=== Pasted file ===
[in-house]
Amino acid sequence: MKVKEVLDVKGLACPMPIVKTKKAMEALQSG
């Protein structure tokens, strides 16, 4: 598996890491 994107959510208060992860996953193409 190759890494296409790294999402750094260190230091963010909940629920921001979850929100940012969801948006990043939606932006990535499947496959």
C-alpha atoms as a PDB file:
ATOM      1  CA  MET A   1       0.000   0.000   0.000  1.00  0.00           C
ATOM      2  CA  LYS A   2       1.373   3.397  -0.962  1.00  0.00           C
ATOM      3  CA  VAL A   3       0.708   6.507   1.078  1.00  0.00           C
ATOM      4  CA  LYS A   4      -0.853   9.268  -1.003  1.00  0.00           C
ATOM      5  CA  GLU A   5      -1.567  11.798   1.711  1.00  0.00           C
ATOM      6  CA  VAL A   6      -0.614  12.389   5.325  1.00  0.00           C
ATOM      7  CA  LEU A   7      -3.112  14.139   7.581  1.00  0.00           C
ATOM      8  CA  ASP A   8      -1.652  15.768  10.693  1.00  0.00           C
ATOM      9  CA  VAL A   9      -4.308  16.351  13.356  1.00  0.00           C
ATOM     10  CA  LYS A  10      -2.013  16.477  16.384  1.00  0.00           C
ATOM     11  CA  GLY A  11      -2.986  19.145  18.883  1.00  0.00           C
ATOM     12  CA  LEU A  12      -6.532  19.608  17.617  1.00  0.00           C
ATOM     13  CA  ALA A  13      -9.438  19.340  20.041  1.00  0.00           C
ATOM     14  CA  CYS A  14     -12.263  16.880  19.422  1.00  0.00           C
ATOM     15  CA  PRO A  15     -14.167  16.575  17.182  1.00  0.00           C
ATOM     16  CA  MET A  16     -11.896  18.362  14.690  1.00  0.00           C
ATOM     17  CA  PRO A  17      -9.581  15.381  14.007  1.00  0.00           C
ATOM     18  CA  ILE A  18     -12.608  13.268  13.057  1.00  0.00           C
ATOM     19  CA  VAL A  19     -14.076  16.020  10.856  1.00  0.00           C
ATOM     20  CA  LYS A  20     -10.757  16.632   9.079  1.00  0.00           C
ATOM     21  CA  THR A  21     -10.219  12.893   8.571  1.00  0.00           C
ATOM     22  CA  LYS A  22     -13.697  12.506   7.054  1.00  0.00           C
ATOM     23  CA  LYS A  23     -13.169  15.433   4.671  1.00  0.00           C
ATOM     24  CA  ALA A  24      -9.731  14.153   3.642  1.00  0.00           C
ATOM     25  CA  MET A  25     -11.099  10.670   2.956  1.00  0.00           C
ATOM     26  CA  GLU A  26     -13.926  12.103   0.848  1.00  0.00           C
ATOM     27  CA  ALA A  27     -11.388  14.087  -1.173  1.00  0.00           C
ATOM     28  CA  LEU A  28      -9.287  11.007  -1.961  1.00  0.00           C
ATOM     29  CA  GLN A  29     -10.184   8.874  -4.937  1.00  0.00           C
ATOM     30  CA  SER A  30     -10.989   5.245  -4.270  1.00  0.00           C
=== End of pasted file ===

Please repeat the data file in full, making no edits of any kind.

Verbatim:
[in-house]
Amino acid sequence: MKVKEVLDVKGLACPMPIVKTKKAMEALQSG
């Protein structure tokens, strides 16, 4: 598996890491 994107959510208060992860996953193409 190759890494296409790294999402750094260190230091963010909940629920921001979850929100940012969801948006990043939606932006990535499947496959």
C-alpha atoms as a PDB file:
ATOM      1  CA  MET A   1       0.000   0.000   0.000  1.00  0.00           C
ATOM      2  CA  LYS A   2       1.373   3.397  -0.962  1.00  0.00           C
ATOM      3  CA  VAL A   3       0.708   6.507   1.078  1.00  0.00           C
ATOM      4  CA  LYS A   4      -0.853   9.268  -1.003  1.00  0.00           C
ATOM      5  CA  GLU A   5      -1.567  11.798   1.711  1.00  0.00           C
ATOM      6  CA  VAL A   6      -0.614  12.389   5.325  1.00  0.00           C
ATOM      7  CA  LEU A   7      -3.112  14.139   7.581  1.00  0.00           C
ATOM      8  CA  ASP A   8      -1.652  15.768  10.693  1.00  0.00           C
ATOM      9  CA  VAL A   9      -4.308  16.351  13.356  1.00  0.00           C
ATOM     10  CA  LYS A  10      -2.013  16.477  16.384  1.00  0.00           C
ATOM     11  CA  GLY A  11      -2.986  19.145  18.883  1.00  0.00           C
ATOM     12  CA  LEU A  12      -6.532  19.608  17.617  1.00  0.00           C
ATOM     13  CA  ALA A  13      -9.438  19.340  20.041  1.00  0.00           C
ATOM     14  CA  CYS A  14     -12.263  16.880  19.422  1.00  0.00           C
ATOM     15  CA  PRO A  15     -14.167  16.575  17.182  1.00  0.00           C
ATOM     16  CA  MET A  16     -11.896  18.362  14.690  1.00  0.00           C
ATOM     17  CA  PRO A  17      -9.581  15.381  14.007  1.00  0.00           C
ATOM     18  CA  ILE A  18     -12.608  13.268  13.057  1.00  0.00           C
ATOM     19  CA  VAL A  19     -14.076  16.020  10.856  1.00  0.00           C
ATOM     20  CA  LYS A  20     -10.757  16.632   9.079  1.00  0.00           C
ATOM     21  CA  THR A  21     -10.219  12.893   8.571  1.00  0.00           C
ATOM     22  CA  LYS A  22     -13.697  12.506   7.054  1.00  0.00           C
ATOM     23  CA  LYS A  23     -13.169  15.433   4.671  1.00  0.00           C
ATOM     24  CA  ALA A  24      -9.731  14.153   3.642  1.00  0.00           C
ATOM     25  CA  MET A  25     -11.099  10.670   2.956  1.00  0.00           C
ATOM     26  CA  GLU A  26     -13.926  12.103   0.848  1.00  0.00           C
ATOM     27  CA  ALA A  27     -11.388  14.087  -1.173  1.00  0.00           C
ATOM     28  CA  LEU A  28      -9.287  11.007  -1.961  1.00  0.00           C
ATOM     29  CA  GLN A  29     -10.184   8.874  -4.937  1.00  0.00           C
ATOM     30  CA  SER A  30     -10.989   5.245  -4.270  1.00  0.00           C